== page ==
Third Ward’s Soulfood Vegan is changing how we feel about soul food. The fully vegan menu offers some of your Southern favorites, free of meat. The menu will turn even the biggest of meatless skeptics into a believer, with their okra gumbo, dirty rice, and a cajun pasta melt that makes you forget you're eating healthy. , 2901 Emancipation Ave.
An all-morning breakfast joint with a line around the block, The Breakfast Klub, known for their chicken and waffles, is a community staple to the Midtown neighborhood. On any given day, you’re likely to see the owner, Marcus Davis, of this 20-year-old restaurant, laughing with customers and talking politics. The menu's offerings surely make the line that feels a mile-long, worth the wait. 3711 Travis St.
Ethiopian fare is both vibrant and distinctive. Never bashful when it comes to color and spice, you can taste true and authentic food from the Horn of Africa at the Blue Nile. The quaint restaurant’s menu includes classics like Fitfit and Shiro Wot, and emphasizes Ethiopian heritage through its indigenous traditions of feasting on family-size portions, plus eating with your hands. Blue Nile’s friendly waitresses will never offer a bad recommendation, and anything you choose will surely get you full. 3030 Audley St.
If you’re looking for something sweet to top off a satisfying meal, look no further than Crumbville Texas. The bakery, located in the heart of Third Ward, feels like a warmth that only a mother can provide 一 maybe it’s because of the friendly owner, or even the tasty treats on display when you walk inside. Either way, you’ll be able to please your sweet craving. As if there wasn’t anything else that could sweeten the deal, Crumbville also has a selection of vegan-friendly desserts, like their Netflix and Chill cookie. 3409 Emancipation Ave.
Together owner Greg Gatlin and Chef Michelle Wallace of Gatlin’s BBQ are serving up the exceptional deep South barbecue classics that are living up to Texas’ reputation. Their newest breakfast menu has everything from belly stuffing chicken biscuits and BBQ breakfast sandwiches, to BBQ and Tex-Mex fusion offerings.3510 Ella Blvd., Building C, Suite A.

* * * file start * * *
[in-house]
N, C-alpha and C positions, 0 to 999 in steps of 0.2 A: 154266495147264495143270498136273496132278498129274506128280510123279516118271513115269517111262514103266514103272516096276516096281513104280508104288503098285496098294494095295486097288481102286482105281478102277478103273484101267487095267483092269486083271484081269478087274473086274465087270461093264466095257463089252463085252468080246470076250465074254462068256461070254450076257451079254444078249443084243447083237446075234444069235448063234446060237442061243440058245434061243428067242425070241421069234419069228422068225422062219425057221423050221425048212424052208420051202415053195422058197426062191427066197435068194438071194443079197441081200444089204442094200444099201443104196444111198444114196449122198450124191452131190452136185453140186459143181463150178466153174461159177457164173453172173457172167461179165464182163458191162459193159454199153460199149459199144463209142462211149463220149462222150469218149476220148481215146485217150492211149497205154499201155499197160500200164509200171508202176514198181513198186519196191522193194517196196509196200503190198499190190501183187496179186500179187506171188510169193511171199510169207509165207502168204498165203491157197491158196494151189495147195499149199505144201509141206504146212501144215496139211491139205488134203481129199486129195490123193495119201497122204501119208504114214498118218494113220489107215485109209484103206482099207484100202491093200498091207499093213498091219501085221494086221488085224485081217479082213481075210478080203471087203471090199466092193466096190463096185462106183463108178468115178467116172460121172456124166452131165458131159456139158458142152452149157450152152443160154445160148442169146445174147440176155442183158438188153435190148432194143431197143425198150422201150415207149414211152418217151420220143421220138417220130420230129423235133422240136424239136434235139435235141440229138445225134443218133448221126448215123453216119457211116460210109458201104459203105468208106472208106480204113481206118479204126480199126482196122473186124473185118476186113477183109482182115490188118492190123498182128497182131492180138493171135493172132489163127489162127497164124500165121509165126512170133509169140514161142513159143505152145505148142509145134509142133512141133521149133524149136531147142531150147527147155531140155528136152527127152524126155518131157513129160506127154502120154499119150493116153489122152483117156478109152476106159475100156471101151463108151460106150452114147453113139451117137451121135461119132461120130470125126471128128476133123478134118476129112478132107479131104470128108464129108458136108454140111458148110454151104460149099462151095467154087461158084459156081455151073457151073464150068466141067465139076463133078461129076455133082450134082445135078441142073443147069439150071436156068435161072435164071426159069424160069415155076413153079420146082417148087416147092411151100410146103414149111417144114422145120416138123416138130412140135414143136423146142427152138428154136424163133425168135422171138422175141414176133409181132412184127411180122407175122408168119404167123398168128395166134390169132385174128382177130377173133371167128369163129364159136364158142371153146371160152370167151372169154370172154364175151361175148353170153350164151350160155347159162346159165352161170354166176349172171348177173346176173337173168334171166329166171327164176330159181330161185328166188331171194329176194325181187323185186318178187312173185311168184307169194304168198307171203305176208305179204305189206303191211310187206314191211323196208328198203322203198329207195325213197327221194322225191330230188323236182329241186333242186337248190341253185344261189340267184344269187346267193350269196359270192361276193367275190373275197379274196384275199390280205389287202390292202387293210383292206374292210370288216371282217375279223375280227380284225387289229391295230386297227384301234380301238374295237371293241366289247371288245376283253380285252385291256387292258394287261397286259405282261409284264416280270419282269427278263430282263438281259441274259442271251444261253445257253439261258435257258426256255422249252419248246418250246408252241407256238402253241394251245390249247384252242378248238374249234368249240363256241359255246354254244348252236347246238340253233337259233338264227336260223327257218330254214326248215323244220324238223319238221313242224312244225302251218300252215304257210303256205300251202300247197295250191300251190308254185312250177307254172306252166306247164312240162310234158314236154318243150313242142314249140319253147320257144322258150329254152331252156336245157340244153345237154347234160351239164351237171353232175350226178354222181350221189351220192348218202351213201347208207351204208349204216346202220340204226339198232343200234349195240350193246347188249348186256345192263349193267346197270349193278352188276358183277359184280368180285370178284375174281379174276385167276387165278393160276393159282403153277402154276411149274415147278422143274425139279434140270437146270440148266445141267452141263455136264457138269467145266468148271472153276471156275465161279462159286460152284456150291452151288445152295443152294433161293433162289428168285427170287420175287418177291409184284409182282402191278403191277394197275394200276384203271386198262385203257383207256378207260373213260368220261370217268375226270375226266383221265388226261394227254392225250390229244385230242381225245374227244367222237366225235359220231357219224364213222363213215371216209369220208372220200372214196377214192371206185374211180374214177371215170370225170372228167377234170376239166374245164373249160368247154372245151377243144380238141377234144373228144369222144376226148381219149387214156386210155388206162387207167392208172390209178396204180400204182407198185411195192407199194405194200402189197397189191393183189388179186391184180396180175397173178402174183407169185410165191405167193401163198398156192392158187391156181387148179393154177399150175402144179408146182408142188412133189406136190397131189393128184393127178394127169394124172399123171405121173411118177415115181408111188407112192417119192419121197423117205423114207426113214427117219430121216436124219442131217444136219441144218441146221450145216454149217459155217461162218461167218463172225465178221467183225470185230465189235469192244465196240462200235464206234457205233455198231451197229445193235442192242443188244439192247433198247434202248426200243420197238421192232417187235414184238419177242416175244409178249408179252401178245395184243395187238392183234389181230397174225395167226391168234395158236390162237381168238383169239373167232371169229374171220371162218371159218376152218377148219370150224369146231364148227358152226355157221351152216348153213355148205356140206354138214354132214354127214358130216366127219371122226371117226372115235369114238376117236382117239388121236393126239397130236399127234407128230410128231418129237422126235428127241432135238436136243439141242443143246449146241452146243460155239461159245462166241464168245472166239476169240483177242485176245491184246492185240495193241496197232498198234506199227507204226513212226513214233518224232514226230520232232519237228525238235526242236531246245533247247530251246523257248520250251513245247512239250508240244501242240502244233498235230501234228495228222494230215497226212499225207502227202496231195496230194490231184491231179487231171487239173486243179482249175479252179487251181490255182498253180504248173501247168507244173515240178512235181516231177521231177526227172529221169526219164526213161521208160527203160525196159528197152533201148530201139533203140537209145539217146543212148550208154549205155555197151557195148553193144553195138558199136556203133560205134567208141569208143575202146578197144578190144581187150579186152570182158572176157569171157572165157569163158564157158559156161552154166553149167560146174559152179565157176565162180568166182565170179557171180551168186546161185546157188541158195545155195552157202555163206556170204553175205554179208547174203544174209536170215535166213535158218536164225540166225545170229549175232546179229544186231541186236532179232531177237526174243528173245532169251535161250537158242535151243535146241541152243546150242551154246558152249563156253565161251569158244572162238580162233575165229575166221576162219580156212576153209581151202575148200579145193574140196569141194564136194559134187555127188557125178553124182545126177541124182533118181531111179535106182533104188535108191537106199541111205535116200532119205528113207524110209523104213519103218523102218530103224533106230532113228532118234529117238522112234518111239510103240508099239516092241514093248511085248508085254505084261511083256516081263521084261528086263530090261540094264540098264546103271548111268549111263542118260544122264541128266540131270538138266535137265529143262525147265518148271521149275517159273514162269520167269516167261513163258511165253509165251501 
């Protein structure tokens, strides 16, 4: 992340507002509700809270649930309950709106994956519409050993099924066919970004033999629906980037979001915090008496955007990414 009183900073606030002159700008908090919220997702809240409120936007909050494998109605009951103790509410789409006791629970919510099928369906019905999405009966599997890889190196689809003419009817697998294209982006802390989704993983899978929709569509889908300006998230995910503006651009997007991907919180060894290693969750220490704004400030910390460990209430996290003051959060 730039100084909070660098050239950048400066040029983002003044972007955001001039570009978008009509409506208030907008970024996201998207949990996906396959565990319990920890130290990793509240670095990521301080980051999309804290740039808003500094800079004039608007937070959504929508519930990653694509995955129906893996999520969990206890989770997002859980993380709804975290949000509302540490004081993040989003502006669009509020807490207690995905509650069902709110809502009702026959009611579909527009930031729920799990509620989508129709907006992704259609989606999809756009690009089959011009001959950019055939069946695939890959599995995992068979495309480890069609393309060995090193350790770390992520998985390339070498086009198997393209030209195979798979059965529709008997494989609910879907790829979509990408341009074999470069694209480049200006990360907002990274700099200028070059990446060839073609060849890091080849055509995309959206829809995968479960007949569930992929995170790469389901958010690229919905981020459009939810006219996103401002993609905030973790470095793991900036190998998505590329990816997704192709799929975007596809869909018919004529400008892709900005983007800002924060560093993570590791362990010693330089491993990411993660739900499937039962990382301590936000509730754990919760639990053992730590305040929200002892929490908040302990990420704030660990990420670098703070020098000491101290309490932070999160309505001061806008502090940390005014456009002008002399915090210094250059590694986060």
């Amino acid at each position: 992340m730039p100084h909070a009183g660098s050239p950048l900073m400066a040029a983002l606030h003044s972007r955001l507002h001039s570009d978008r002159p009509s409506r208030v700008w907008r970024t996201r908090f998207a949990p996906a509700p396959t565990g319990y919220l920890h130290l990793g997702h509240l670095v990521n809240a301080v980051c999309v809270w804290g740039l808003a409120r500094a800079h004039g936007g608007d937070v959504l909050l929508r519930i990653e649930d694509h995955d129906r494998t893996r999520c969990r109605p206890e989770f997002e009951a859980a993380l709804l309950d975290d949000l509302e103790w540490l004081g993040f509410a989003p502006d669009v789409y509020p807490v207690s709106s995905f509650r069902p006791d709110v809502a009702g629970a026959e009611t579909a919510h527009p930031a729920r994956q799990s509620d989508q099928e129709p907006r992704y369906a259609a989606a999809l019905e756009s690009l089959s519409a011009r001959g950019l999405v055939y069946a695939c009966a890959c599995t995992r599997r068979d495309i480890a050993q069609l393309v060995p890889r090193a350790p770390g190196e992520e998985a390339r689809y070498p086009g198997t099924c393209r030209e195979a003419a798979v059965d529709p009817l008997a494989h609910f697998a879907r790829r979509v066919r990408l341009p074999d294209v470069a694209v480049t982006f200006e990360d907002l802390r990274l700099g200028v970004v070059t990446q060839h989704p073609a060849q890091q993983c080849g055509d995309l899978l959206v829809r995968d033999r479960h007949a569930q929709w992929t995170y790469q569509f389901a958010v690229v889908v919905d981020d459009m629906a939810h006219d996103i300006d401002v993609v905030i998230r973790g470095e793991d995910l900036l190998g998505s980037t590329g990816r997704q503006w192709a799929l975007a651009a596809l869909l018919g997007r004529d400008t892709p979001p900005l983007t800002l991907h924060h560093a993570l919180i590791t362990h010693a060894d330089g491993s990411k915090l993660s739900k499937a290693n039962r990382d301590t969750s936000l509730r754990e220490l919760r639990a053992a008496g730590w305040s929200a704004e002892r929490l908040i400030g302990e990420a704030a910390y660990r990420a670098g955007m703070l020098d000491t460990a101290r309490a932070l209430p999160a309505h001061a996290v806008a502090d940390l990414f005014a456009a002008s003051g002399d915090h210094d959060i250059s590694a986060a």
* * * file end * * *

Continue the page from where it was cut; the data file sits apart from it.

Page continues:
There’s a reason Phil & Derek’s maintains its title as Best Brunch in Houston. Made popular for the Creole brunch and live music, the unassuming restaurant is an all-encompassing dining experience that makes you want to dance 一 of course, because of the live music, but equally, because the food is just that good. 1701 Webster St. Call,
Trez Art And Wine Bar provides a platform for local artists to display their artwork on the walls for customers to enjoy (and purchase) while also studying their extensive wine list. With great wine, also comes perfect food pairings. The artistic experience at Trez only begins with the ambiance and decor, as the food, like the Tajin Butter Popcorn, and Rosemary Jerk Lamb Chops is truly a work of art. 920 Studemont St Suite #150.
Owner Esther Lewis-Bernard came from a family of cooks known for their country-style cooking and Cajun cuisine. Dining in at Esther's Cajun Cafe & Soul Food is a home-cooked meal that will not disappoint. 5204 Yale St.
Owned by former Houston Rockets player James Harden, Thirteen’s menu is a mesh between traditional and modern. Get your southern comfort food fix with their top-shelf meat and seafood. Whether you keep it simple or go all the way, you’re in for an evening of luxury. 1911 Bagby St. Suite 100.
Owners Matti Merrell and her husband Rodney Perry have paved the way towards vegan eating. Unlike other vegan options, meals served at Green Seed Vegan are free of soy and processed vegan meats, and they offer fresh juices daily. The menu offerings are so good, you’ll be going back for seconds. 4320 Almeda Rd.